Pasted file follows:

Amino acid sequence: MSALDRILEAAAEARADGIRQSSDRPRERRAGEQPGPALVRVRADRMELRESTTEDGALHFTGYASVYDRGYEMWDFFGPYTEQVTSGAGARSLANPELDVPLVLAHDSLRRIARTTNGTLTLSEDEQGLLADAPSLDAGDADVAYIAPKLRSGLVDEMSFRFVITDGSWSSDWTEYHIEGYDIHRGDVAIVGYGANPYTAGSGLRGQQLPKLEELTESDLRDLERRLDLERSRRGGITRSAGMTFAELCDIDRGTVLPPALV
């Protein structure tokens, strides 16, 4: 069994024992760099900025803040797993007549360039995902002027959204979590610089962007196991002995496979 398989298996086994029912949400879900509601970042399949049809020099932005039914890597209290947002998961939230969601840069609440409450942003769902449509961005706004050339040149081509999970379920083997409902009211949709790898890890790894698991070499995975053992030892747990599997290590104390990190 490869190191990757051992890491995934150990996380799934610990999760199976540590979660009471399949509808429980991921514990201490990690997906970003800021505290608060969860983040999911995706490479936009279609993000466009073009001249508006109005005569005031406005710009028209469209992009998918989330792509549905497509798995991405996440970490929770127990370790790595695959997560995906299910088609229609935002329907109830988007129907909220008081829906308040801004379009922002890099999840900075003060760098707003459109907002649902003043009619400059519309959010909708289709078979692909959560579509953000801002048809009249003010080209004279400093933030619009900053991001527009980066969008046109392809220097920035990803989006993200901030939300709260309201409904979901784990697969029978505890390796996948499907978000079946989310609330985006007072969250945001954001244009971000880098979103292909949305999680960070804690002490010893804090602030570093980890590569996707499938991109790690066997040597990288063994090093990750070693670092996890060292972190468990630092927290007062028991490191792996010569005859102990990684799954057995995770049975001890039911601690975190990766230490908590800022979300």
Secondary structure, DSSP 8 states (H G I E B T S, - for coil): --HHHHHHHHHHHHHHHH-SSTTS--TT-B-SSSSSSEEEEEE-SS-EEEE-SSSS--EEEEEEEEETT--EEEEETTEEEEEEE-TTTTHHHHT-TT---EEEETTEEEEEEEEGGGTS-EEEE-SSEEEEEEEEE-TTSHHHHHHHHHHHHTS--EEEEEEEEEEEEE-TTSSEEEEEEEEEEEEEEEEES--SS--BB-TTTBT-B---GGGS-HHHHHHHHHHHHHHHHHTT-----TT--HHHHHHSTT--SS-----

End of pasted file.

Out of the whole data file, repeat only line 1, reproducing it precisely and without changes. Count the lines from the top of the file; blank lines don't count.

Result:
Amino acid sequence: MSALDRILEAAAEARADGIRQSSDRPRERRAGEQPGPALVRVRADRMELRESTTEDGALHFTGYASVYDRGYEMWDFFGPYTEQVTSGAGARSLANPELDVPLVLAHDSLRRIARTTNGTLTLSEDEQGLLADAPSLDAGDADVAYIAPKLRSGLVDEMSFRFVITDGSWSSDWTEYHIEGYDIHRGDVAIVGYGANPYTAGSGLRGQQLPKLEELTESDLRDLERRLDLERSRRGGITRSAGMTFAELCDIDRGTVLPPALV